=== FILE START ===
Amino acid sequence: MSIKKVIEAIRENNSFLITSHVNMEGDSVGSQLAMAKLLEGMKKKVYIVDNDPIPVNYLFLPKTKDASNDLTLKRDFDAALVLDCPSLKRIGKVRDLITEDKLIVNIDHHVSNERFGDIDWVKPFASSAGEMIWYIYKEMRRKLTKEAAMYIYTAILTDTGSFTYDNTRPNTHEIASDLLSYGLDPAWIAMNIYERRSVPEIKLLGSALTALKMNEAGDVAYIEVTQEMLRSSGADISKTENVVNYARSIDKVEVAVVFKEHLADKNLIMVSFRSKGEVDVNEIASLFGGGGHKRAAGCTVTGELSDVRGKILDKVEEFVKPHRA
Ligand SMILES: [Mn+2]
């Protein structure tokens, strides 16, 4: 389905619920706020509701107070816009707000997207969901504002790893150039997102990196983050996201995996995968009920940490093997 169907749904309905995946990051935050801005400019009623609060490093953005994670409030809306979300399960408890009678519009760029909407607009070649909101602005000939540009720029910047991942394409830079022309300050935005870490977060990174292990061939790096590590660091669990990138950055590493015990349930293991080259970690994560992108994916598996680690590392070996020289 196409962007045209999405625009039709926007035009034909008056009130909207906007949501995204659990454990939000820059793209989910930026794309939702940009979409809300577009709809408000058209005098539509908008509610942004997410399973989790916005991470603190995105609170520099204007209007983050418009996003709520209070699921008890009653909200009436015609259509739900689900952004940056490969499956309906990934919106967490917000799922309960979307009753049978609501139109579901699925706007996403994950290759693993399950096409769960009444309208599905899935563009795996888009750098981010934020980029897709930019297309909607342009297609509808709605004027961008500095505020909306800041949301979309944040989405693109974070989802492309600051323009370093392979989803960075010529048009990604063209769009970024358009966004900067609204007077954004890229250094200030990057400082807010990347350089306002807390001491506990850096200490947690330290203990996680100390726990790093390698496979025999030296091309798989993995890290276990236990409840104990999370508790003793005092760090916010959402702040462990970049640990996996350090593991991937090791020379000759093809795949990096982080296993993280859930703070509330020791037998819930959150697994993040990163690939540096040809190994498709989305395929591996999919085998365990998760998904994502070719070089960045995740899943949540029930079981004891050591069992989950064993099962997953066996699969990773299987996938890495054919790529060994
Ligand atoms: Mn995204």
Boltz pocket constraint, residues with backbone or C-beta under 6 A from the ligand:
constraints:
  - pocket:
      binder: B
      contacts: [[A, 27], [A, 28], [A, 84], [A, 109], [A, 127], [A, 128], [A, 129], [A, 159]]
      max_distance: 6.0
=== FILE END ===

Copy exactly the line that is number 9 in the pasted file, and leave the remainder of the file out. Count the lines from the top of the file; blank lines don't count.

      contacts: [[A, 27], [A, 28], [A, 84], [A, 109], [A, 127], [A, 128], [A, 129], [A, 159]]